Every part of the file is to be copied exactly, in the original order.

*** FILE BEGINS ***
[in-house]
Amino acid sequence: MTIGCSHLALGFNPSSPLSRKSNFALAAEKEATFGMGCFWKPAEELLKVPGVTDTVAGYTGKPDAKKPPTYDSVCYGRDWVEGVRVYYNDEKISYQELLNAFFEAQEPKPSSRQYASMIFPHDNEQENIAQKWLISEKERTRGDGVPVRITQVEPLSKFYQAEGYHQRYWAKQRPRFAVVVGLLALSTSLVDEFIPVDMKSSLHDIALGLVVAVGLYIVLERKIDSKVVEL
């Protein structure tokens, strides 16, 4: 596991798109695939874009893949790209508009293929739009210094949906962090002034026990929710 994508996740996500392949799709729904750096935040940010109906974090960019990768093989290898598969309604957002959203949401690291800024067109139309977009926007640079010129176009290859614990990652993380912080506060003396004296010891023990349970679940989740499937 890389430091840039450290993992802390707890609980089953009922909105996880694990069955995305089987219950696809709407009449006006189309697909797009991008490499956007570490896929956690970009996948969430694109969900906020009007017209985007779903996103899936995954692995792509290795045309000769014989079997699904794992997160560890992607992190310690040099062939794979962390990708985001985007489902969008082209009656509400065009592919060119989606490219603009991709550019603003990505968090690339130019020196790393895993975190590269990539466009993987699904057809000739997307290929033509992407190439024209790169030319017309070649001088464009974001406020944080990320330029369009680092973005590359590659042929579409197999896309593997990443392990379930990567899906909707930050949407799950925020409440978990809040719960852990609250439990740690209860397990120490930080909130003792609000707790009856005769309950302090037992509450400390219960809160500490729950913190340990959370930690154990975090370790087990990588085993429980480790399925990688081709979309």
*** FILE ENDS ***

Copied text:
[in-house]
Amino acid sequence: MTIGCSHLALGFNPSSPLSRKSNFALAAEKEATFGMGCFWKPAEELLKVPGVTDTVAGYTGKPDAKKPPTYDSVCYGRDWVEGVRVYYNDEKISYQELLNAFFEAQEPKPSSRQYASMIFPHDNEQENIAQKWLISEKERTRGDGVPVRITQVEPLSKFYQAEGYHQRYWAKQRPRFAVVVGLLALSTSLVDEFIPVDMKSSLHDIALGLVVAVGLYIVLERKIDSKVVEL
């Protein structure tokens, strides 16, 4: 596991798109695939874009893949790209508009293929739009210094949906962090002034026990929710 994508996740996500392949799709729904750096935040940010109906974090960019990768093989290898598969309604957002959203949401690291800024067109139309977009926007640079010129176009290859614990990652993380912080506060003396004296010891023990349970679940989740499937 890389430091840039450290993992802390707890609980089953009922909105996880694990069955995305089987219950696809709407009449006006189309697909797009991008490499956007570490896929956690970009996948969430694109969900906020009007017209985007779903996103899936995954692995792509290795045309000769014989079997699904794992997160560890992607992190310690040099062939794979962390990708985001985007489902969008082209009656509400065009592919060119989606490219603009991709550019603003990505968090690339130019020196790393895993975190590269990539466009993987699904057809000739997307290929033509992407190439024209790169030319017309070649001088464009974001406020944080990320330029369009680092973005590359590659042929579409197999896309593997990443392990379930990567899906909707930050949407799950925020409440978990809040719960852990609250439990740690209860397990120490930080909130003792609000707790009856005769309950302090037992509450400390219960809160500490729950913190340990959370930690154990975090370790087990990588085993429980480790399925990688081709979309």